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Effects of firm resources on growth in multinationality

  • Chiung-Hui Tseng

    (Institute of International Business, National Cheng Kung University, Tainan, Taiwan, R.O.C.)

  • Patriya Tansuhaj

    (International Business Institute, Washington State University, Pullman, Washington, USA)

  • William Hallagan

    (School of Economic Sciences, Washington State University, Pullman, Washington, USA)

  • James McCullough

    (School of Business and Leadership, University of Puget Sound, Tacoma, Washington, USA)

Multinationality refers to the extent to which firms' business activities span across national borders. Moving beyond prior emphasis on the consequences of multinational expansion, this study sheds light on the antecedents by analyzing how firm resources influence changes in multinationality. Building on the resource-based view of the firm, we propose a framework that consists of resource determinants in two categories: knowledge-based and property-based resources. Empirical results obtained from a sample of publicly held US manufacturing companies show that knowledge-based resources generate faster and longer-lasting influences on international growth than property-based resources. Specifically, resources related to technological and marketing knowledge, and property-based resources related to organizational slack and internally generated profits, are found to be significant driving forces behind growth in multinationality. This study not only advances our understanding of the antecedents of multinational expansion, but also provides implications and avenues for future research. Journal of International Business Studies (2007) 38, 961–974. doi:10.1057/palgrave.jibs.8400305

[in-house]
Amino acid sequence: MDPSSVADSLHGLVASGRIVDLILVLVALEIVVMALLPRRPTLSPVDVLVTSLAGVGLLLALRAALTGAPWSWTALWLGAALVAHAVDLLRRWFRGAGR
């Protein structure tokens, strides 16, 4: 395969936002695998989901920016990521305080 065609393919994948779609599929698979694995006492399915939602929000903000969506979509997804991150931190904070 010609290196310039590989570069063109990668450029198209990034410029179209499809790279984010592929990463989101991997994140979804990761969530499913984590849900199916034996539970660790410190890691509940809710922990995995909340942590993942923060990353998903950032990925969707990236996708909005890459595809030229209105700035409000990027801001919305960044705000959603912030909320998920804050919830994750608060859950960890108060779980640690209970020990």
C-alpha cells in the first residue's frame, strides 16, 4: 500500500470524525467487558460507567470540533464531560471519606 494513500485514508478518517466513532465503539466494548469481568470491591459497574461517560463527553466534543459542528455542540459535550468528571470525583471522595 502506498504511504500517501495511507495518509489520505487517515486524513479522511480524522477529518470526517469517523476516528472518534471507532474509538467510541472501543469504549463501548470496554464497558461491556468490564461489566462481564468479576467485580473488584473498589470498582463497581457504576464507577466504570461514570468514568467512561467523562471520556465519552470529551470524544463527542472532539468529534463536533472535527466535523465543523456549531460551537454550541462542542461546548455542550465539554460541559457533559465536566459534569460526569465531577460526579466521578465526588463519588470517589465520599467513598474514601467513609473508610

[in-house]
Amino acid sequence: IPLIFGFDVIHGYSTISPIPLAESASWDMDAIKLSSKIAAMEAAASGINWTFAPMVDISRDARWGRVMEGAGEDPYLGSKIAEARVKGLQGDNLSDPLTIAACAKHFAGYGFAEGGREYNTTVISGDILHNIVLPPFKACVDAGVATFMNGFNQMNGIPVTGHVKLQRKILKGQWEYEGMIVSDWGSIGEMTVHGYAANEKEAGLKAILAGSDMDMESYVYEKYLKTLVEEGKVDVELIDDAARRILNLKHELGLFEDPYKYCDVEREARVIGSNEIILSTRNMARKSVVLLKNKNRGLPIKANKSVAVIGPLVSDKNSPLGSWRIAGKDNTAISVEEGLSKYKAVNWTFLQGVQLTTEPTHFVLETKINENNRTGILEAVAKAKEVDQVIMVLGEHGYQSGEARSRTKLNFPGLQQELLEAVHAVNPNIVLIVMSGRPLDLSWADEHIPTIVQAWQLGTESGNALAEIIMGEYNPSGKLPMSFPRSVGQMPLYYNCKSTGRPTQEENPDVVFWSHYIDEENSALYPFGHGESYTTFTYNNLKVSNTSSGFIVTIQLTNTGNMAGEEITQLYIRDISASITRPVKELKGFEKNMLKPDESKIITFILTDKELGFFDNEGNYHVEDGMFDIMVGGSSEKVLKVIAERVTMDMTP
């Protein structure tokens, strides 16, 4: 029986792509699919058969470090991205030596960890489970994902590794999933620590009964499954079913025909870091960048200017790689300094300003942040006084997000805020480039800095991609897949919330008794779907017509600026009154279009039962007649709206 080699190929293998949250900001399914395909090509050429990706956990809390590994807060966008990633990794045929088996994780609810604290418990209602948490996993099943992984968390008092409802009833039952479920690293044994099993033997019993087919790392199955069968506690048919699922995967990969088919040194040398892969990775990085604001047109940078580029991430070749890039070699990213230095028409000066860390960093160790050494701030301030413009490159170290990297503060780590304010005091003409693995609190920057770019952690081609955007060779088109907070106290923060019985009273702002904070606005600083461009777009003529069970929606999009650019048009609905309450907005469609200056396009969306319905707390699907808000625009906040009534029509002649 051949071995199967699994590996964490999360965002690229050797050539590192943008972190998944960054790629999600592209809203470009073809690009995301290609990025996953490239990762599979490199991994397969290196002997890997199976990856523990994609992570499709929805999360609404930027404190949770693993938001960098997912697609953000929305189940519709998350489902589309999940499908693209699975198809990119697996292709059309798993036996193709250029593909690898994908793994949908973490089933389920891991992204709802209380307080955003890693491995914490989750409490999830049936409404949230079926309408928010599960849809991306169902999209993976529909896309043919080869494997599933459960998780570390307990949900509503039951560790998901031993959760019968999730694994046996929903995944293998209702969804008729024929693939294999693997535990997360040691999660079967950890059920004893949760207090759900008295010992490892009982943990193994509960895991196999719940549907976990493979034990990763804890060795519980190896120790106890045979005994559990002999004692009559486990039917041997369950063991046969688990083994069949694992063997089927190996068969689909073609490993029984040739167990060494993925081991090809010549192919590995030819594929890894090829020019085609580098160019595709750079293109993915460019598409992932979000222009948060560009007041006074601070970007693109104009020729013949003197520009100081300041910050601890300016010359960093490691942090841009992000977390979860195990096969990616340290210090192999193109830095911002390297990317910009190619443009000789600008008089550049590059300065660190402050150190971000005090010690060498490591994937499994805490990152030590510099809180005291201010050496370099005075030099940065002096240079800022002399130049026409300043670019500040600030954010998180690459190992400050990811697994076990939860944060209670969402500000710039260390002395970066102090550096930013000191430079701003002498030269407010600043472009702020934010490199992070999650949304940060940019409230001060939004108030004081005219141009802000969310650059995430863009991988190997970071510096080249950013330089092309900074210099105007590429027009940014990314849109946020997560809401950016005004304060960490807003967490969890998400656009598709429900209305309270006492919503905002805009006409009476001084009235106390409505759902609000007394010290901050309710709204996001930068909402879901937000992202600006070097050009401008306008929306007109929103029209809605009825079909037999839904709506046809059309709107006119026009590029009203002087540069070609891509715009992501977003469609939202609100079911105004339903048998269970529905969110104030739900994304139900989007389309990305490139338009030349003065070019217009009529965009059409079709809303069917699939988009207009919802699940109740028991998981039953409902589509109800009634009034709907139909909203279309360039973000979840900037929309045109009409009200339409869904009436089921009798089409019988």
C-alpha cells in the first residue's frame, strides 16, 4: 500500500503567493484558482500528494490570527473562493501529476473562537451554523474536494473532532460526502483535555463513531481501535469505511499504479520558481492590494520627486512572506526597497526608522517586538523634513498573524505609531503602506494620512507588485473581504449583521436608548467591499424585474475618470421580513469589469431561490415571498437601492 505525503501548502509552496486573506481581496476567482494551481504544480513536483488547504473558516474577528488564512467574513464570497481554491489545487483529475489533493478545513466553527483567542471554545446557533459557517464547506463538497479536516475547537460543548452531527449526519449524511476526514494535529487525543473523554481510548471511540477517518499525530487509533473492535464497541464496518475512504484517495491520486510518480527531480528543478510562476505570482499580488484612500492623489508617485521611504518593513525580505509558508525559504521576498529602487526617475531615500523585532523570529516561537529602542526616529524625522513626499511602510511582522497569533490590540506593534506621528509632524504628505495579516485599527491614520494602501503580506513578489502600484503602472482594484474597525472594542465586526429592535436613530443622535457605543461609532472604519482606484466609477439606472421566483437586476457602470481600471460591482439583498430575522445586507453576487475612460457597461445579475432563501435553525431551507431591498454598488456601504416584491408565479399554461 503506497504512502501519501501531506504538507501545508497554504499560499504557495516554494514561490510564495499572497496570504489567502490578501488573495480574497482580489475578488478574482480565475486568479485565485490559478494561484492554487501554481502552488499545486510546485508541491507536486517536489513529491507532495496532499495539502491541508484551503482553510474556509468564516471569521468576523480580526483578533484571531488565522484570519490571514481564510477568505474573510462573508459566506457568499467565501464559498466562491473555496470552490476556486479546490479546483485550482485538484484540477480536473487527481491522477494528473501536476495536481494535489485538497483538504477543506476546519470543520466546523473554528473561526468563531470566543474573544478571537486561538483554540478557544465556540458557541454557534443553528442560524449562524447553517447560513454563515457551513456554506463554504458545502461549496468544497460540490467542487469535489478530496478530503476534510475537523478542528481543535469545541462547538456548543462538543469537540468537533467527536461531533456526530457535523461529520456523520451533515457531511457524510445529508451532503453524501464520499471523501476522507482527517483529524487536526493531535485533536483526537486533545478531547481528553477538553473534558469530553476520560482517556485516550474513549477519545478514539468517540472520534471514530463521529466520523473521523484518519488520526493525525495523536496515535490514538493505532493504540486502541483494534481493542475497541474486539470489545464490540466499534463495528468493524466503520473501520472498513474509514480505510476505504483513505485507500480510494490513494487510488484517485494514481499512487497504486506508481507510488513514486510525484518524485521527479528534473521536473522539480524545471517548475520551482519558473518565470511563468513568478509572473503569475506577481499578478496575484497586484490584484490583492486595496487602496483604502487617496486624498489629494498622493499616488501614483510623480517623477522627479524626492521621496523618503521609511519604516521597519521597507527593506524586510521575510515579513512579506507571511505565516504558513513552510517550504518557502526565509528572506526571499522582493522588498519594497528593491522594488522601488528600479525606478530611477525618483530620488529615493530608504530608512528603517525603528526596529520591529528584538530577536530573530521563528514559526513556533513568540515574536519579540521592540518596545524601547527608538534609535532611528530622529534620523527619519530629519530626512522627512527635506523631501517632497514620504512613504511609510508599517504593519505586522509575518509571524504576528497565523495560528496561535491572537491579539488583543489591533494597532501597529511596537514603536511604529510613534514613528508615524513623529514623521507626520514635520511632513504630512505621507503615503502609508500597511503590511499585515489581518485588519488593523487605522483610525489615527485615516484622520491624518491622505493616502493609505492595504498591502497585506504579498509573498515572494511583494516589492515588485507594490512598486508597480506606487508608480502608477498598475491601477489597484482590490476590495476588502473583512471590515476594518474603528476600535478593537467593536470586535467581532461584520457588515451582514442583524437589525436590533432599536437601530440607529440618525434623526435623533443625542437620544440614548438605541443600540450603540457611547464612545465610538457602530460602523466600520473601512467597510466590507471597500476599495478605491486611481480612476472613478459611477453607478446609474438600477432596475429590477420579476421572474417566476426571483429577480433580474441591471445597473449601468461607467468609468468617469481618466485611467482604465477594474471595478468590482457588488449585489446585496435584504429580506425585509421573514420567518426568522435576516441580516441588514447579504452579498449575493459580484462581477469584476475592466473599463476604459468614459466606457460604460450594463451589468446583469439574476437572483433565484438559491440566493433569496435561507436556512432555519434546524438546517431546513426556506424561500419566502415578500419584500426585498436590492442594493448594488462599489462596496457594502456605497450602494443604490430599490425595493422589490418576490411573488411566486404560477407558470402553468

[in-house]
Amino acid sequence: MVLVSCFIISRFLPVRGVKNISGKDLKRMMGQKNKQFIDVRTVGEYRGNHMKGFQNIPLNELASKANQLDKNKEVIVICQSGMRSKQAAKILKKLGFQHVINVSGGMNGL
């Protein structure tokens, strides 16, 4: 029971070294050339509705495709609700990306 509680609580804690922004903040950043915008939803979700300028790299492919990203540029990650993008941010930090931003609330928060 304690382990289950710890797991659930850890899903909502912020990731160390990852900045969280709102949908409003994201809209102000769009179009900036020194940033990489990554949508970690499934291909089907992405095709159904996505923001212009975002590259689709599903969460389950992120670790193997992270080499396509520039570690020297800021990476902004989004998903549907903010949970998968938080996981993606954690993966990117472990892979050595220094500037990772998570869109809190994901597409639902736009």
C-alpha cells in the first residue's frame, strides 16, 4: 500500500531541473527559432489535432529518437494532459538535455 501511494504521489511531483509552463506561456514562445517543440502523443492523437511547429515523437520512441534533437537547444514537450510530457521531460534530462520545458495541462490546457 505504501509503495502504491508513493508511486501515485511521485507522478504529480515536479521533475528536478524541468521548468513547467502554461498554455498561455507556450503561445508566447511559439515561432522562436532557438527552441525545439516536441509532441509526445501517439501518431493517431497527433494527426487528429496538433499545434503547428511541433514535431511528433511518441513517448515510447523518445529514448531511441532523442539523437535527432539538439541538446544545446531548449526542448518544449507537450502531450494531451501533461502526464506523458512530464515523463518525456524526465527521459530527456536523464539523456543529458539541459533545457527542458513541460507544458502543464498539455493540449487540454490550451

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Article provided by Palgrave Macmillan in its journal Journal of International Business Studies.

Volume (Year): 38 (2007)
Issue (Month): 6 (November)
Pages: 961-974

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Handle: RePEc:pal:jintbs:v:38:y:2007:i:6:p:961-974
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